How Hugo Boss made itself ‘me too’

Going back to my ad agency days in the 80’s, there was a brand that I aspired to be able to buy as for me, it encompassed all the attributes of great design, style and kudos.

By the late 90’s and the early new millennial, I was fortunate enough to be able to visit their stores and enjoy wearing the brand.

I remained a Boss fan for may years to come until I saw their new brand ‘identity’ launch at the start of this year.

It left me feeling completely underwhelmed and worse, for me it was devoid of all the attributes that collectively create a powerful brand.

This was dumbing down at its worst.  A slab sans font completely without distinction which appeared solely to rely on ‘making the logo bigger’.

And this has been implemented to such an extent that many items in their range look like the cheap, imitation brand knock-offs that they have fought so hard against in recent years.

In their press release they described the rebrand rationale as creating ‘two brands for two young demographics through a radical rethink of direction focused on a much clearer targeting of its two brands with Boss aimed at millennials, aged 25-40, with Hugo targeting Gen Z’s, aged under 25.’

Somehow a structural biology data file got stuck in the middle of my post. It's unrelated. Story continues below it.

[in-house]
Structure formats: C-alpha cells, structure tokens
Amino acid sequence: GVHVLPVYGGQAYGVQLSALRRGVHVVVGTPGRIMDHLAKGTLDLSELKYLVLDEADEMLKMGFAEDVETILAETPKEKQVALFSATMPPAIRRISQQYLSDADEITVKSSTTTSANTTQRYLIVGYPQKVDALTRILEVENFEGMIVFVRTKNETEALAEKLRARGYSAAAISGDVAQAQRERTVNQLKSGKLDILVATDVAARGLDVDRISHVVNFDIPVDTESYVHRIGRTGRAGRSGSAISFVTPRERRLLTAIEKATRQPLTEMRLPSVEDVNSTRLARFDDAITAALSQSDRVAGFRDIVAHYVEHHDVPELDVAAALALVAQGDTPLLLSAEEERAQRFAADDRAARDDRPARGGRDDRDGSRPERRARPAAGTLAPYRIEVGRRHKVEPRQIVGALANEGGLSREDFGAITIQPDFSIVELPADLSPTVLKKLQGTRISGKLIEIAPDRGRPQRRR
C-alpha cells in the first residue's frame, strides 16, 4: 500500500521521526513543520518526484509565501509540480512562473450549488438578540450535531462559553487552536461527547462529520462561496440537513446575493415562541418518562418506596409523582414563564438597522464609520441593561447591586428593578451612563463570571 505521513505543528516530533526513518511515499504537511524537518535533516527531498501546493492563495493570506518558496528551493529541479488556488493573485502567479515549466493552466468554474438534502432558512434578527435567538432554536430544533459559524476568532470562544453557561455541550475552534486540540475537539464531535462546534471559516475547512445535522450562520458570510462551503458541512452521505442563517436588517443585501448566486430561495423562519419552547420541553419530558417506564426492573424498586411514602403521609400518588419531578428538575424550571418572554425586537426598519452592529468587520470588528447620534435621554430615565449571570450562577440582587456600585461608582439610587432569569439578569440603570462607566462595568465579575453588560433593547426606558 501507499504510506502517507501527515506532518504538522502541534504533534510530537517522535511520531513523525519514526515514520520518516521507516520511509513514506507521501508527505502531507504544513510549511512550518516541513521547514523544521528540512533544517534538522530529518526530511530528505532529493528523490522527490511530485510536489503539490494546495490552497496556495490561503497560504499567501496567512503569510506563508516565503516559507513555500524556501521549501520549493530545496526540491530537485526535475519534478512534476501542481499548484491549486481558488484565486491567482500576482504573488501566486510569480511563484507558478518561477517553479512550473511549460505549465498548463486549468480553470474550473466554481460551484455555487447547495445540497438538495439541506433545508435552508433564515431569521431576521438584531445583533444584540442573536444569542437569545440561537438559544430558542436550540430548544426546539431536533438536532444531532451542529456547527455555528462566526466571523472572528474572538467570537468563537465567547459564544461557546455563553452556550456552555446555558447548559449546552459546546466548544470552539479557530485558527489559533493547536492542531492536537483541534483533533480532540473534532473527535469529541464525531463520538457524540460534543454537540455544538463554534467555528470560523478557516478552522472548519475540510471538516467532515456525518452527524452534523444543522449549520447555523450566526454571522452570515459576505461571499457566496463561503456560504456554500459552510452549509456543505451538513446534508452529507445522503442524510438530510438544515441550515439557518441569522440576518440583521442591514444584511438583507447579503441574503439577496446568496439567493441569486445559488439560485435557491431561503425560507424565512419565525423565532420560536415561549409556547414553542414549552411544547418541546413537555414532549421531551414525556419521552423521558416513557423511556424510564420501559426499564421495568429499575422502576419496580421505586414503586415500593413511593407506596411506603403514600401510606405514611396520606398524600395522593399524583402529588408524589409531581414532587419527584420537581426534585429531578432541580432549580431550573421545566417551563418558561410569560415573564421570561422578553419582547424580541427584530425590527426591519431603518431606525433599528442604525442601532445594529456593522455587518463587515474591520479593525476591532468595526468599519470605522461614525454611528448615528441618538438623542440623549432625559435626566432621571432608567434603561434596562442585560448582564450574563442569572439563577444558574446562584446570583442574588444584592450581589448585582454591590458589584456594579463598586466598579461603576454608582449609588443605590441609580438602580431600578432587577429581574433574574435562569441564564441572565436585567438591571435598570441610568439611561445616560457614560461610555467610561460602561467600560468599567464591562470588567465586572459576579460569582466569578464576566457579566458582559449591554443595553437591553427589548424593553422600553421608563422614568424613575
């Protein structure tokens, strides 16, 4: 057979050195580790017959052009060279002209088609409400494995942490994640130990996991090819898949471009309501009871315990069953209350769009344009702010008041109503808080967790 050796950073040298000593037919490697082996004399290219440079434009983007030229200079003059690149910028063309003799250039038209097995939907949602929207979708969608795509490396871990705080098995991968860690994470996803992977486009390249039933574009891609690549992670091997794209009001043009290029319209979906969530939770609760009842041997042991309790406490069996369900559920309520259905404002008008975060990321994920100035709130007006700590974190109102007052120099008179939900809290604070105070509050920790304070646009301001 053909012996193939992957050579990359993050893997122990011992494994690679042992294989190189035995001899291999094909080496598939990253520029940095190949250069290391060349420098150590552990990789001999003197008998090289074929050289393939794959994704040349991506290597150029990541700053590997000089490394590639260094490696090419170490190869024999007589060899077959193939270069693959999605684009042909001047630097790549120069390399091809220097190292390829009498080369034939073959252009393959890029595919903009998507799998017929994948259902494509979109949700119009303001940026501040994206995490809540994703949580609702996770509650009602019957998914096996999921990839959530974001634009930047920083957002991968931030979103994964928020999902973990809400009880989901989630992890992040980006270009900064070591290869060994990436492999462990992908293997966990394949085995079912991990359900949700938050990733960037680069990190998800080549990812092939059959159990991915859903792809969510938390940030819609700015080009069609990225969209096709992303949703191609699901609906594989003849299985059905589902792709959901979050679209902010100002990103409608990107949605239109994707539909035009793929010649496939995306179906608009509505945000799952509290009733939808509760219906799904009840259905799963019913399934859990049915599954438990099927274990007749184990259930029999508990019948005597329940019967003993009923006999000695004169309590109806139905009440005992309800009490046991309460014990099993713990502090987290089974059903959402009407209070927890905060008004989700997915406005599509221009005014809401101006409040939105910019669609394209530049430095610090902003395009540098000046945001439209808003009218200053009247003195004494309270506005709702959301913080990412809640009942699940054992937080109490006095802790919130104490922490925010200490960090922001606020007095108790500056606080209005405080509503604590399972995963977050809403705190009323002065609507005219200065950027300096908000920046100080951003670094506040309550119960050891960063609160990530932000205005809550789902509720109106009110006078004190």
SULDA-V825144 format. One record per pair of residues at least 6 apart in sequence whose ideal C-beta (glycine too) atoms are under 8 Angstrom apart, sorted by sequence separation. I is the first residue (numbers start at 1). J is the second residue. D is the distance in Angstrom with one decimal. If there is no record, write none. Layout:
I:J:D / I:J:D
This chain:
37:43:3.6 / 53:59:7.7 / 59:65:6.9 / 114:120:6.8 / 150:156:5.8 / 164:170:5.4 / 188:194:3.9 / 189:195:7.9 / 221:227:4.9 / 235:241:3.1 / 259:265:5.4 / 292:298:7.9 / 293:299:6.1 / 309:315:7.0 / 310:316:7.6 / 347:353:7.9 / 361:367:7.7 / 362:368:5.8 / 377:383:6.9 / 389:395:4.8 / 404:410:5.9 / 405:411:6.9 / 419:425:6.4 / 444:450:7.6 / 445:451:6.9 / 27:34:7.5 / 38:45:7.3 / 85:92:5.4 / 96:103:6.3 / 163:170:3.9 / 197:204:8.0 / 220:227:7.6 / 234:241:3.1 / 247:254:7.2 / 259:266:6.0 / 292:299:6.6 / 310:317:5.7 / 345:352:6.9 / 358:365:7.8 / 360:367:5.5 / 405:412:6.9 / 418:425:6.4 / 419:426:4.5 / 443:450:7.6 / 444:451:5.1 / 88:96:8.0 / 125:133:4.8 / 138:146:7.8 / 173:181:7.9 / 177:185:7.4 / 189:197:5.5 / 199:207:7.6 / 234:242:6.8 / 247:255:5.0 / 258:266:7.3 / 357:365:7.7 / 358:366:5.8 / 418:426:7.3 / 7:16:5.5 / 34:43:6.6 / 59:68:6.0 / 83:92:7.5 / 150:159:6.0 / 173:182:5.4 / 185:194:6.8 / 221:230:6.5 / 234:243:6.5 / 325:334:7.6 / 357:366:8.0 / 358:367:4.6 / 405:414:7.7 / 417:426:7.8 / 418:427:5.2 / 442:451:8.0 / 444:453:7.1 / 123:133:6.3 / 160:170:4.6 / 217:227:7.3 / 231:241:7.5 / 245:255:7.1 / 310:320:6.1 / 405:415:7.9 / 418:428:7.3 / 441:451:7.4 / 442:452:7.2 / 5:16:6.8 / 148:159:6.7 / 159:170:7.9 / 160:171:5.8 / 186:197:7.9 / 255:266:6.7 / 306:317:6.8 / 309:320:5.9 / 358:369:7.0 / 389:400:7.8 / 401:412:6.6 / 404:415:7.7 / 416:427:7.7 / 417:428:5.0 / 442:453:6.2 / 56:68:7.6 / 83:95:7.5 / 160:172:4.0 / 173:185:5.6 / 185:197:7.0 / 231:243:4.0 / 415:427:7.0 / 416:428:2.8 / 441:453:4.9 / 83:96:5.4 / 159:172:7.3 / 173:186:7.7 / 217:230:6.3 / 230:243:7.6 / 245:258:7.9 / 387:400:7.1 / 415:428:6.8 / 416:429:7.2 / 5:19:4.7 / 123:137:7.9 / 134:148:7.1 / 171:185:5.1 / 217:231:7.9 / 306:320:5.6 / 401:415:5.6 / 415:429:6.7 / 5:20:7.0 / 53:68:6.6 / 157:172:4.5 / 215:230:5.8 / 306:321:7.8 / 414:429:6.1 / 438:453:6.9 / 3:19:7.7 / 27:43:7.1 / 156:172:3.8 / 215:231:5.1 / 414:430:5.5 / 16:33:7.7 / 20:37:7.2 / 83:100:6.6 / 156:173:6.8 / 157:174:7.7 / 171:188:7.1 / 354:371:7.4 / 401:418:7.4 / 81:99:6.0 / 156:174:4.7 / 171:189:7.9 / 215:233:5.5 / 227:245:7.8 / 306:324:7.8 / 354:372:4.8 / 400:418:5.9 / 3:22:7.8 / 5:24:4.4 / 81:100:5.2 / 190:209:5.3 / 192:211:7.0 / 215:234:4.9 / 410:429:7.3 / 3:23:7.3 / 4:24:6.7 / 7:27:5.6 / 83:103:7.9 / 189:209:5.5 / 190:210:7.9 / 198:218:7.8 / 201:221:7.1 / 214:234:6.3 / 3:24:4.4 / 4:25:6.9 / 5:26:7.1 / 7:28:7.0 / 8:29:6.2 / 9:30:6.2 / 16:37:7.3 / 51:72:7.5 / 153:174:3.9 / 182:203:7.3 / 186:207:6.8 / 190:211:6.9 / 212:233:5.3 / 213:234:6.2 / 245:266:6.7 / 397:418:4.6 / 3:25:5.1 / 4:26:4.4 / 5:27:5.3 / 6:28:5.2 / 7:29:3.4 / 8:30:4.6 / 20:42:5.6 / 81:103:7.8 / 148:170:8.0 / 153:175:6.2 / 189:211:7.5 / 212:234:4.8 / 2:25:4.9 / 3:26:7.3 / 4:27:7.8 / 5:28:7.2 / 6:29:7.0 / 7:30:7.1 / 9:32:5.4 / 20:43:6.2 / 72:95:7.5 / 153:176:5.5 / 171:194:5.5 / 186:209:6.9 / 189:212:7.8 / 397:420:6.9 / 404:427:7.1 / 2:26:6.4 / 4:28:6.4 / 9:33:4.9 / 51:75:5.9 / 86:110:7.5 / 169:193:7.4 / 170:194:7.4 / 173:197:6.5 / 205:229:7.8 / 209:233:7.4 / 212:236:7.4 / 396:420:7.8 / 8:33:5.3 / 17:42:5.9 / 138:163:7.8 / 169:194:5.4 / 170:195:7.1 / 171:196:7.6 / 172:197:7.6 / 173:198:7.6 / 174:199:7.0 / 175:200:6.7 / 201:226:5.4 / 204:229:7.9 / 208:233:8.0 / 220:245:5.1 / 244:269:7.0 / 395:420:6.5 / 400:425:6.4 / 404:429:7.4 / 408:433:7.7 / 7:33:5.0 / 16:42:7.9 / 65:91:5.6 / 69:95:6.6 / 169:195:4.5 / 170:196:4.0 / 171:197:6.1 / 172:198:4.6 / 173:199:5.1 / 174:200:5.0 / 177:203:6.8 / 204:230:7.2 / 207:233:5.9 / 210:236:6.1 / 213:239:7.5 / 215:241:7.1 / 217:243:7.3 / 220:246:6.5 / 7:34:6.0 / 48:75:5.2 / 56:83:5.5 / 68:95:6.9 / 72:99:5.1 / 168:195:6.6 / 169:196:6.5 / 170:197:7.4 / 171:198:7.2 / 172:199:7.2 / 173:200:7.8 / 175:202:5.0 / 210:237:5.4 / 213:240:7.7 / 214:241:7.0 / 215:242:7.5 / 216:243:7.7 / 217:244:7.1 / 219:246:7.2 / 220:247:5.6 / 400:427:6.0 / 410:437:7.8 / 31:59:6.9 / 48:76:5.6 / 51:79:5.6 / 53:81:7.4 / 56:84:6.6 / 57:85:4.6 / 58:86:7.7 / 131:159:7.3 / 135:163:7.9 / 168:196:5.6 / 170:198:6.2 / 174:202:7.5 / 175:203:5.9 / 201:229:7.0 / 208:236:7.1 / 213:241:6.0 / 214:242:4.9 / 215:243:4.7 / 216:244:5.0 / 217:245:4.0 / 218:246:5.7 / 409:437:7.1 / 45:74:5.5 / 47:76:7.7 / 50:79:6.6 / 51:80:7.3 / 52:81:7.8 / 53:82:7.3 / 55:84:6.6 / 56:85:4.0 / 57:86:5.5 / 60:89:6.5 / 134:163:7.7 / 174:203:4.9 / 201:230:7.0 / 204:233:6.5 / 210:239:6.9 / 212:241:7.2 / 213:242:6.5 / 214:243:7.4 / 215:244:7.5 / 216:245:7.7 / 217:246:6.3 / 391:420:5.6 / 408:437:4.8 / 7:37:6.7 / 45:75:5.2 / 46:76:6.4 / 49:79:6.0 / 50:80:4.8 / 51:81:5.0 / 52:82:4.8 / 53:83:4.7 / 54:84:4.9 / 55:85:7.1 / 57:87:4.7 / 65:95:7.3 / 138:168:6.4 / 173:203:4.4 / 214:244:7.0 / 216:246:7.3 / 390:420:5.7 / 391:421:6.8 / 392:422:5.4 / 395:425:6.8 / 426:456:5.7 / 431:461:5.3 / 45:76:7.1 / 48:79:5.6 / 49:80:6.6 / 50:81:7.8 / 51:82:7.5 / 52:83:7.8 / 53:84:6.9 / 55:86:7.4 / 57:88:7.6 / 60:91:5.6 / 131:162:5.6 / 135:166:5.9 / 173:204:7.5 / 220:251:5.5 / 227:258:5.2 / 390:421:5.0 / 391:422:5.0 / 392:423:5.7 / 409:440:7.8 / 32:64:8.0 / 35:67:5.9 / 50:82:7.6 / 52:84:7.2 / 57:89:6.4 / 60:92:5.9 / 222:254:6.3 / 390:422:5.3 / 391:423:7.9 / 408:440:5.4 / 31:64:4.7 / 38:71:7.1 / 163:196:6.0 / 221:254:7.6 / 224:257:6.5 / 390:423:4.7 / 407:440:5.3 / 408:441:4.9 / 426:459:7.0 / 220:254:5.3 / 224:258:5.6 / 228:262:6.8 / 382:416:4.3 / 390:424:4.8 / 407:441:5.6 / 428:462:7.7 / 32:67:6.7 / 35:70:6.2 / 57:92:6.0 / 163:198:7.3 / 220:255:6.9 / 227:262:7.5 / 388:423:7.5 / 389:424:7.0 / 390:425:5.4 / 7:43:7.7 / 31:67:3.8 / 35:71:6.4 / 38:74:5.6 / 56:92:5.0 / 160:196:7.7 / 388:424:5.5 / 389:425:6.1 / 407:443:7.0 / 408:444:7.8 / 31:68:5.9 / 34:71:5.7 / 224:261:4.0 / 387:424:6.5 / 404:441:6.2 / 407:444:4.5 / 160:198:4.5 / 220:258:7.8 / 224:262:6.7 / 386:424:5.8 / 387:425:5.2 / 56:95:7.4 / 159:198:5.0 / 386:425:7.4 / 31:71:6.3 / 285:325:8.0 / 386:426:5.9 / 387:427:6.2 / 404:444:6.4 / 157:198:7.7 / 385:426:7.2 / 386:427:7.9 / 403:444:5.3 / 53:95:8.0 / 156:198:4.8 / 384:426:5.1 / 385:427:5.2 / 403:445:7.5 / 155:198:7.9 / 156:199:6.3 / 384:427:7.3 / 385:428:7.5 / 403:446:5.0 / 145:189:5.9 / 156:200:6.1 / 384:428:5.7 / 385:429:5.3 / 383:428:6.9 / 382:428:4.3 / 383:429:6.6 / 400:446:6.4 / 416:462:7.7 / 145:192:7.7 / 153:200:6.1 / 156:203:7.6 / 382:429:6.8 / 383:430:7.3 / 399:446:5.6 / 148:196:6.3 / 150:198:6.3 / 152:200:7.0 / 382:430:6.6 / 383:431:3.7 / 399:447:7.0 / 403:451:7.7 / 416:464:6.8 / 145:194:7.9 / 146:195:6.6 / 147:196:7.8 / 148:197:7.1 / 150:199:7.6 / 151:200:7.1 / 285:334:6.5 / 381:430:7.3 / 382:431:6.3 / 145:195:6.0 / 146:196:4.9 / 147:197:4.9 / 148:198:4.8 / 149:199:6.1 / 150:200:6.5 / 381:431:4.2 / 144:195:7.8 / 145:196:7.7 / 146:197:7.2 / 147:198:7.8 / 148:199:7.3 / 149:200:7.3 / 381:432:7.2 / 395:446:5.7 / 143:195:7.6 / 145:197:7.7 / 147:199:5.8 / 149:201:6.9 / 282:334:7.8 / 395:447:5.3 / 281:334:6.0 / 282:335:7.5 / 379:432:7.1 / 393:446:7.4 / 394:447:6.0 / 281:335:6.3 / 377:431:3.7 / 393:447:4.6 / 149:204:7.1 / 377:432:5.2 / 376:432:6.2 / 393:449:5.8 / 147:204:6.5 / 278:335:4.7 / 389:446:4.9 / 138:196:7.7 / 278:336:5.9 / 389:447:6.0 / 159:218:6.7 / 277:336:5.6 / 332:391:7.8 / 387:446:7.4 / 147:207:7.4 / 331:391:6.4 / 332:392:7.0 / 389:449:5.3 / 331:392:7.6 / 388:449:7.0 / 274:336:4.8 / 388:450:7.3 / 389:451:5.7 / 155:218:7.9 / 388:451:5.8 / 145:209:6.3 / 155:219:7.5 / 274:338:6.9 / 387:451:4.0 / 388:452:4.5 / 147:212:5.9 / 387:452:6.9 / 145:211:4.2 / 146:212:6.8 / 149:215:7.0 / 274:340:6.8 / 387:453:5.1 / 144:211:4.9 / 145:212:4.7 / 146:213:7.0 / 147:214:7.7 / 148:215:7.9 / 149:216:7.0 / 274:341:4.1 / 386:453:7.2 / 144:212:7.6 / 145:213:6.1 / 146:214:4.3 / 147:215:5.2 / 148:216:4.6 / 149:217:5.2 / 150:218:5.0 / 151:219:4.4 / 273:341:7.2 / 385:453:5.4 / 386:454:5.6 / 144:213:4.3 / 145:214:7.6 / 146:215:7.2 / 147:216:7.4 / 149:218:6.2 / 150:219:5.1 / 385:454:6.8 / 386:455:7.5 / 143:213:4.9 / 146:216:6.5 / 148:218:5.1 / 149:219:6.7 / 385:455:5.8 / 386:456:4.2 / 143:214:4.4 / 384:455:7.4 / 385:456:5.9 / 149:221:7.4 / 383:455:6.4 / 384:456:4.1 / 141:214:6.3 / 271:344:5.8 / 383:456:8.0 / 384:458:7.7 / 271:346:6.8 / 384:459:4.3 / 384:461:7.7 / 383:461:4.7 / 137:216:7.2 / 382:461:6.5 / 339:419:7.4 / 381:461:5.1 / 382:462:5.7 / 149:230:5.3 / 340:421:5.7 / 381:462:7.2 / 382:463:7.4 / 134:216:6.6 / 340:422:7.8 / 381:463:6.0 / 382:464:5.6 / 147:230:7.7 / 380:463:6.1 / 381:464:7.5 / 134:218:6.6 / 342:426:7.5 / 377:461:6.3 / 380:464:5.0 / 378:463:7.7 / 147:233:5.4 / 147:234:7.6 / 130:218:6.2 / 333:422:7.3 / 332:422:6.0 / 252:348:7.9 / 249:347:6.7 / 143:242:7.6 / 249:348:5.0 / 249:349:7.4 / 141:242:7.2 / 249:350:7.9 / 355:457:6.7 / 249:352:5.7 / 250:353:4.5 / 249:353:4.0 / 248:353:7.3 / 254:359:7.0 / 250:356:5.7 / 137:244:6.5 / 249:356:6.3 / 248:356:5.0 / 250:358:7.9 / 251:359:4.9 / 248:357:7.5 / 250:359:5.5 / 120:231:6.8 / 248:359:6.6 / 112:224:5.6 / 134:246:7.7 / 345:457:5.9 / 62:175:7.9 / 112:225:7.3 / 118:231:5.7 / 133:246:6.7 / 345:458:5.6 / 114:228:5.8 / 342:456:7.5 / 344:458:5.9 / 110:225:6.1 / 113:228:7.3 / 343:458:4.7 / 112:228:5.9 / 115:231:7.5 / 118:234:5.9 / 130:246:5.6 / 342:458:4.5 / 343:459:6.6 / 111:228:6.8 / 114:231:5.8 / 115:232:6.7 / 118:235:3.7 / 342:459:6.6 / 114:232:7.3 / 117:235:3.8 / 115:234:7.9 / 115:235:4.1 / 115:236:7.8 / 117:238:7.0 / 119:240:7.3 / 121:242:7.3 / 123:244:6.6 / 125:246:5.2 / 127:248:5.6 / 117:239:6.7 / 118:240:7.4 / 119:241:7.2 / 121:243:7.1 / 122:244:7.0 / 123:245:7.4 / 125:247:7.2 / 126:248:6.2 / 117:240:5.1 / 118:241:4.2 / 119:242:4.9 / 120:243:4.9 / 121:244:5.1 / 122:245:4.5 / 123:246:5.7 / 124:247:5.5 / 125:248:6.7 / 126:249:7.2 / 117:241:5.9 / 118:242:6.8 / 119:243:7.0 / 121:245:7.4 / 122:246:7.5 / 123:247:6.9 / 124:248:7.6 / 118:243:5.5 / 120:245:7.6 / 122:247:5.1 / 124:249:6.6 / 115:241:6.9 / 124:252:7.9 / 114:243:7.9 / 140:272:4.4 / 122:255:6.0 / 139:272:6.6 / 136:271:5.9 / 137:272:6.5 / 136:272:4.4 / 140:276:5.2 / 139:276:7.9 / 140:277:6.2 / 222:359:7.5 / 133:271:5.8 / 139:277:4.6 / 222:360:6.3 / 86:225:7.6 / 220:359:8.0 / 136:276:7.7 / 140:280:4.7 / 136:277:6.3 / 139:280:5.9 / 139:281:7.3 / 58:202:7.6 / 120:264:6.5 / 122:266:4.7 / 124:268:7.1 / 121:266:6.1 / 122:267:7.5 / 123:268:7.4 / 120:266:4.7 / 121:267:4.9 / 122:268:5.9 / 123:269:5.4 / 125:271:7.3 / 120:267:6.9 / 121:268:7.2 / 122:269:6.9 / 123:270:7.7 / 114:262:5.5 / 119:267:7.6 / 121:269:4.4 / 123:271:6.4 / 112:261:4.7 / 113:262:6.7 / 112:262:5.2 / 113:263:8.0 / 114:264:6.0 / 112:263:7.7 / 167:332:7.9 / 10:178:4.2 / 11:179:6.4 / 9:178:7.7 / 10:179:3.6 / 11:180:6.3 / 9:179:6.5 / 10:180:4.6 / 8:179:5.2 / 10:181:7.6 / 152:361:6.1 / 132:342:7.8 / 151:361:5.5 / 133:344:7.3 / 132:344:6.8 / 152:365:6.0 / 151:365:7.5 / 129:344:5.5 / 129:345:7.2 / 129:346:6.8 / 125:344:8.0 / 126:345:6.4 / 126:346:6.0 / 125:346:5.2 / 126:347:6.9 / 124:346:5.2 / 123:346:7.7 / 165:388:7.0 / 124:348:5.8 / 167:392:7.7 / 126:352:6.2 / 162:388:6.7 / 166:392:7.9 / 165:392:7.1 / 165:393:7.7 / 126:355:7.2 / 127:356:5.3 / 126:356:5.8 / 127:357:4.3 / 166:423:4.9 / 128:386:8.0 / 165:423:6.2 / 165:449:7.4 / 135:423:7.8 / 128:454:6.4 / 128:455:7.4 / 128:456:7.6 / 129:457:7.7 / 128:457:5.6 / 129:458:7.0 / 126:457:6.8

This seems an extraordinary move. Not only is their demographic targeting for both brands young, but it’s dismissing the very audience who had historically been their core consumers, responsible for elevating it to the aspirational label that it had become.

Their strategy also suggests that the only way to attract younger consumers is by dumbing-down, by removing all the intrinsic attributes that make a logo distinctive and valued and replacing it with a monolith devoid of all character.

A very sad rebrand indeed.

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